However, not all carriers insure nail technicians the same. Look at these snapshots out of two underwriting guides of a couple of popular carriers. One blankets the nail technician occupation at a 2. The others at a 1.

As we discussed, all things being equal, the higher your class, the lower your premium.

We like to use the carriers that allow a class 3 for nail technicians.

Additionally, the carriers we like all have the:

  • Own-occupation definition
  • Partial disability benefits
  • Guaranteed purchase options

Moreover, we like carriers that offer additional, value-added options as we discussed. For example, one carrier we like offers value-added benefits like retraining programs into a new career if you can’t do your job as a nail technician.

If you are Christian, we also work with a carrier dedicated to practicing Christians.

Contact us if you would like to learn more. We are happy to chat with you. Since we work with so many disability insurance carriers, I am sure we can find a carrier that meets your needs and budget.

Be careful of blindly applying online without knowing what you are getting yourself into. Buying directly online, currently, is the wrong way to buy disability insurance. Why? As we illustrated earlier, there are so many moving parts with disability insurance. For example, we spoke to one professional who went online and selected a quote for $800 per month! Talk about sticker shock!

With our knowledge and experience, we were able to get her the “formidable” plan for $100 per month.

Group Disability Insurance Available As Well

We also work with a good carrier on the group insurance side. The carrier we like offers both short-term disability insurance and long-term disability insurance at guaranteed issue starting at 2 employees.

Rates are reasonable. The disadvantage? Like all group disability insurance, the plan is “plain vanilla” to meet the needs of everyone.

They also accept husband and wife businesses as well as family businesses. We have insured several family-owned businesses with group insurance. So, if you own a business or are partners with your spouse or another relative, this is an option as well.

Now is a good time to discuss additional options if you own your business.

How Nail Technicians Protect Their Business With Disability Insurance?

So far, we’ve discussed disability insurance that pays a benefit based on your individual needs. In other words, you use that money to pay for your mortgage, utilities, etc.

What if you are a nail technician and own your business? If so, you have additional options.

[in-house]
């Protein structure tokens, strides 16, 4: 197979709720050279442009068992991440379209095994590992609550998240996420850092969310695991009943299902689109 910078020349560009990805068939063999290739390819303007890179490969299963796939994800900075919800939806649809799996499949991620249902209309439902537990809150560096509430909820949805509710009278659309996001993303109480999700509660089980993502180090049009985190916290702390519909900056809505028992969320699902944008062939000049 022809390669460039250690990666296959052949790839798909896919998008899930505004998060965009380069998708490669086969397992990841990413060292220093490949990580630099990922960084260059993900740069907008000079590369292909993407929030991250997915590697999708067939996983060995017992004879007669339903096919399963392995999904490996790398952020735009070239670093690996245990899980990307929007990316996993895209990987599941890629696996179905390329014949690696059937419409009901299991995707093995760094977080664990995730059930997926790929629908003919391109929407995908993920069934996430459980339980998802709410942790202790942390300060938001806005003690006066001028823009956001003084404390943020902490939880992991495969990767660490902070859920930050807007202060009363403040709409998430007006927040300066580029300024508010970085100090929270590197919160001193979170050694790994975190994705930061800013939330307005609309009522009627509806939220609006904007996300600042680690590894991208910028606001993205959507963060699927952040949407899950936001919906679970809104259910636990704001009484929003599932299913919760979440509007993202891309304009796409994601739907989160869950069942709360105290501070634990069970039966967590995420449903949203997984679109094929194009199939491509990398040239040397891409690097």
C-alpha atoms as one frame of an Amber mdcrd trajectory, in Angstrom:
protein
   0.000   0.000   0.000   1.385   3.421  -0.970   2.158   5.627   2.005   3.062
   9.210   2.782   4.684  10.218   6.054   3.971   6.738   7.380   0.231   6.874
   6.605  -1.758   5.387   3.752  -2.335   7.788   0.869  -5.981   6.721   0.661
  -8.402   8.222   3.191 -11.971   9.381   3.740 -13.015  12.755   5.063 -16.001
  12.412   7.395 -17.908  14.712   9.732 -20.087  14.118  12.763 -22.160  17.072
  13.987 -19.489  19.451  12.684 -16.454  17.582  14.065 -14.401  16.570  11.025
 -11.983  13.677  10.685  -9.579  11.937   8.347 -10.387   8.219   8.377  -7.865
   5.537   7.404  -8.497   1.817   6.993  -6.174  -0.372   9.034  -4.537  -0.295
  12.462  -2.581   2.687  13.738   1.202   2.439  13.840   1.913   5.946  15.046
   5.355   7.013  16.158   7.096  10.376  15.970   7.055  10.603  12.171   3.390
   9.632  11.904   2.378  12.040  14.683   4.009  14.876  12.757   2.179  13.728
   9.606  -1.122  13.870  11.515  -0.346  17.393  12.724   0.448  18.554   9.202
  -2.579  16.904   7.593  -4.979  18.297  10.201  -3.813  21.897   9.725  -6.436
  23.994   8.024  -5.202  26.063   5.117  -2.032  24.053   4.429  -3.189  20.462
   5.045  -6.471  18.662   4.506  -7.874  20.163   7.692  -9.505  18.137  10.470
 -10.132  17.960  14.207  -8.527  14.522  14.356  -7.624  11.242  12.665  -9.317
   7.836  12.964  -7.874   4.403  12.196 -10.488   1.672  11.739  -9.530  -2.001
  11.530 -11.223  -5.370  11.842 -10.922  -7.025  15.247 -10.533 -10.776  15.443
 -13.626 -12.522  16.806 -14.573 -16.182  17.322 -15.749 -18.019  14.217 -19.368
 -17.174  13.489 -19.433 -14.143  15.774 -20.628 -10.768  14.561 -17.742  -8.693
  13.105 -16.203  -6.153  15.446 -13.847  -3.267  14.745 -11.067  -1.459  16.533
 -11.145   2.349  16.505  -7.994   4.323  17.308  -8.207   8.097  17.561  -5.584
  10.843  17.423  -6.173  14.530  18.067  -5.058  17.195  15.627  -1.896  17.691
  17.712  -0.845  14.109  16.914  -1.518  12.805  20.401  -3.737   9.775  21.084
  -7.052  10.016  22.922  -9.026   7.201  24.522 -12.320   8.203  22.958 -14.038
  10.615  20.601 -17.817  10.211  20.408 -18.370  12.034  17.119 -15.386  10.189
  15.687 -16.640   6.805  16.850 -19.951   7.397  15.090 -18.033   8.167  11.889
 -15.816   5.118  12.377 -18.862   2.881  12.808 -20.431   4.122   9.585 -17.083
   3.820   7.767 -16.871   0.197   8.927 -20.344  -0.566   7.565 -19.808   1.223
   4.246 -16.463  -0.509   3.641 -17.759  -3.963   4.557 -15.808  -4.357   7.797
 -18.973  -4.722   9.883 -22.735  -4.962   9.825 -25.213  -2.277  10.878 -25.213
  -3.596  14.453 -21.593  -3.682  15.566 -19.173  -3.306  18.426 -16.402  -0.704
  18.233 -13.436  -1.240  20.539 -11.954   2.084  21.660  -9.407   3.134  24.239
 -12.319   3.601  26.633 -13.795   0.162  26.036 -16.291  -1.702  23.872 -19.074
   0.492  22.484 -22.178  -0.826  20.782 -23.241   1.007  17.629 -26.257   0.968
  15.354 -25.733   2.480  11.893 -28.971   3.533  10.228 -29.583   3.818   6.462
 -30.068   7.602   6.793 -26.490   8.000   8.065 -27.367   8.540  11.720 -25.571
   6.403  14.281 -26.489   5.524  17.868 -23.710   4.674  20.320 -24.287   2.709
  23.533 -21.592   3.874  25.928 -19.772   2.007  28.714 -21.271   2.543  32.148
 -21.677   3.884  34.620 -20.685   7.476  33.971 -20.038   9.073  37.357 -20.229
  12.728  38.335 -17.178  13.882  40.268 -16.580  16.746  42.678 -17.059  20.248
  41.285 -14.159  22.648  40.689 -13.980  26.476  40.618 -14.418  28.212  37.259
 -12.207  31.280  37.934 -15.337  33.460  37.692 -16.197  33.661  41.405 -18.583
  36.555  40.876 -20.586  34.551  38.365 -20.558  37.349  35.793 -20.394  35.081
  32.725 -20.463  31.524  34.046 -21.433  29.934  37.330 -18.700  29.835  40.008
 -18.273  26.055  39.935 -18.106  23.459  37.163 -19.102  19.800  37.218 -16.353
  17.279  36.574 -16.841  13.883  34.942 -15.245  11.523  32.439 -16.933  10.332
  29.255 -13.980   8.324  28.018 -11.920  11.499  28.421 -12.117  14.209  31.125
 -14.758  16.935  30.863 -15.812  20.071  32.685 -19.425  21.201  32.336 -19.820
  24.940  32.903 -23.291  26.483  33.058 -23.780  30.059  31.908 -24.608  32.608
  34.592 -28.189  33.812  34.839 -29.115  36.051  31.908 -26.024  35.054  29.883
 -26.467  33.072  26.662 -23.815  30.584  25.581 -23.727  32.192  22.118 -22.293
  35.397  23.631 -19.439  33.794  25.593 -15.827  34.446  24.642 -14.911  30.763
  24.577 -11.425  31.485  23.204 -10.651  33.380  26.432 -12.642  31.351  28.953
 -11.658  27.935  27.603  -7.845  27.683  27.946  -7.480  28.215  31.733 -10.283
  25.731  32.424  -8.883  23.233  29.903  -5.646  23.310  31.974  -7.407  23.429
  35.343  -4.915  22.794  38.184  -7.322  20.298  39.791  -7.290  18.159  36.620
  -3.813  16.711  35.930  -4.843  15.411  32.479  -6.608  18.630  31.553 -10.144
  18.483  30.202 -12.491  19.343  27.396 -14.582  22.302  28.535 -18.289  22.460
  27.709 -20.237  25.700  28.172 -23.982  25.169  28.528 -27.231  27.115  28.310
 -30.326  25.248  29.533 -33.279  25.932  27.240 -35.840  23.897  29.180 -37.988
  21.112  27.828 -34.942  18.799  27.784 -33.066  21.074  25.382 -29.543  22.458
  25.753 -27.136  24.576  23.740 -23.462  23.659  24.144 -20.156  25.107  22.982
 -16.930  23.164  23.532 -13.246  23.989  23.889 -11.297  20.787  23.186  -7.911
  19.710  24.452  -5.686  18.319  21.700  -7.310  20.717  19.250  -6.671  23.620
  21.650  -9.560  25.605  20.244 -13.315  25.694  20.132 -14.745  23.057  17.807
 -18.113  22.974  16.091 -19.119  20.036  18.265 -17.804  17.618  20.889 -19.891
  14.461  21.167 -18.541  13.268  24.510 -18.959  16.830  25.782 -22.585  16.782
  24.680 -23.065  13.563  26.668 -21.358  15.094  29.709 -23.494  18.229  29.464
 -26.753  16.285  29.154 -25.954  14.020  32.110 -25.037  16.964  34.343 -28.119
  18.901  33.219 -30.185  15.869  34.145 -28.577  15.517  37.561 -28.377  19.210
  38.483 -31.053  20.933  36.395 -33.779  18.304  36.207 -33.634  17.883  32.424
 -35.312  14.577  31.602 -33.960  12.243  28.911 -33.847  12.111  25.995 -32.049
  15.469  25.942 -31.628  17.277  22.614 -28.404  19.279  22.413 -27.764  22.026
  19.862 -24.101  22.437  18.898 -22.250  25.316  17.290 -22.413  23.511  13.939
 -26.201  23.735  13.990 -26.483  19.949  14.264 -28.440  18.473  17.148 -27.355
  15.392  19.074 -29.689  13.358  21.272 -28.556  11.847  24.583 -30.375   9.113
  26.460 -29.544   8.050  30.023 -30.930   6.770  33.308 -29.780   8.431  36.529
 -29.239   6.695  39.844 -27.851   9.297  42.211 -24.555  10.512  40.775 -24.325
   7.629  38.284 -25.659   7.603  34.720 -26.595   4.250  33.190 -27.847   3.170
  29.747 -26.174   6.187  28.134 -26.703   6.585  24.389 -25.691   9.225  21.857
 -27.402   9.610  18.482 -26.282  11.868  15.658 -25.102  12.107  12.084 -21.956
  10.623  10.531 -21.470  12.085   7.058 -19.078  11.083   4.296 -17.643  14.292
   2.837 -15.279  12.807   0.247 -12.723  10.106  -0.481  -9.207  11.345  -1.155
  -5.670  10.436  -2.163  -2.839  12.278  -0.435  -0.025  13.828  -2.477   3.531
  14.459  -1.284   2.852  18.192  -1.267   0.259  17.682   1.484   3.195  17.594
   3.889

You can enroll in a policy that will pay your business expenses upon a disability. The policy is called a business overhead expense policy. Premiums are tax deductible.

If structured properly, benefits are tax-free as well.

This type of policy pays your business expenses (rather than a personal benefit to you). It will ensure your business remains solvent during your inability to work from a disability. This is an additional reason why nail technicians need disability insurance.

Carriers who offer this type of insurance typically offer a discount on an individual disability insurance policy. Additionally, we only work with carriers that offer an occupation upgrade as well, which means lower premium costs, all things being equal.

If you have any business loans, we also have disability insurance for business loans.

What If You Are An Employee?

If you are an employee and your employer offers disability insurance, you can buy more.

We typically can stack an individual policy on your group plan. Why would you want to do this?

In our experience, there are two reasons why:

  • Group plans are limited, and/or
  • The government taxes your benefit

The great news is that the additional benefit is usually not that expensive.

Speaking of cost, let’s discuss what the cost of disability insurance for nail technicians could be.

Disability Insurance Costs For Nail Technicians

After all of this, how much does disability insurance cost for nail technicians?to show disability insurance costs about a daily cup of coffee That’s the $1,000,000 question. Well, the premiums you pay are a function of everything we discussed above.

However, disability insurance is not incredibly expensive.

Depending on your situation, disability insurance costs between $1.00 and $4.00 per day. Sometimes it is more; sometimes it is less.

Here’s another way to look at disability insurance costs. The cost is about the cost of a cup of coffee at your favorite coffee shop. Even in these economic times of rising inflation.

If you can afford a daily cup of coffee, or lunch, you can certainly afford disability insurance.

For example, a female nail technician, business owner, age 35, making $50,000 will cost $3.10 per day with our “formidable” plan.

Think about what you spend each day. You can definitely afford disability insurance.

Final Thoughts About Disability Insurance For Nail Technicians

We hope now you have a solid idea why nail technicians need disability insurance.

We discussed disability insurance options, cost, and underwriting.

Confused? Don’t feel that way. We’re here to help educate you and protect your income and future.

Don’t know where to start? Use this disability insurance needs analysis worksheet. Follow the instructions; it is rather easy to fill out (we at My Family Life Insurance try to make understanding insurance easy).

Next, feel free to reach out to us for our assistance or a quote. Or, use the form below. We only work for you, your family, and your best interests only. We have helped many nail technicians secure the right disability insurance for their specific situation, giving them and their families peace of mind.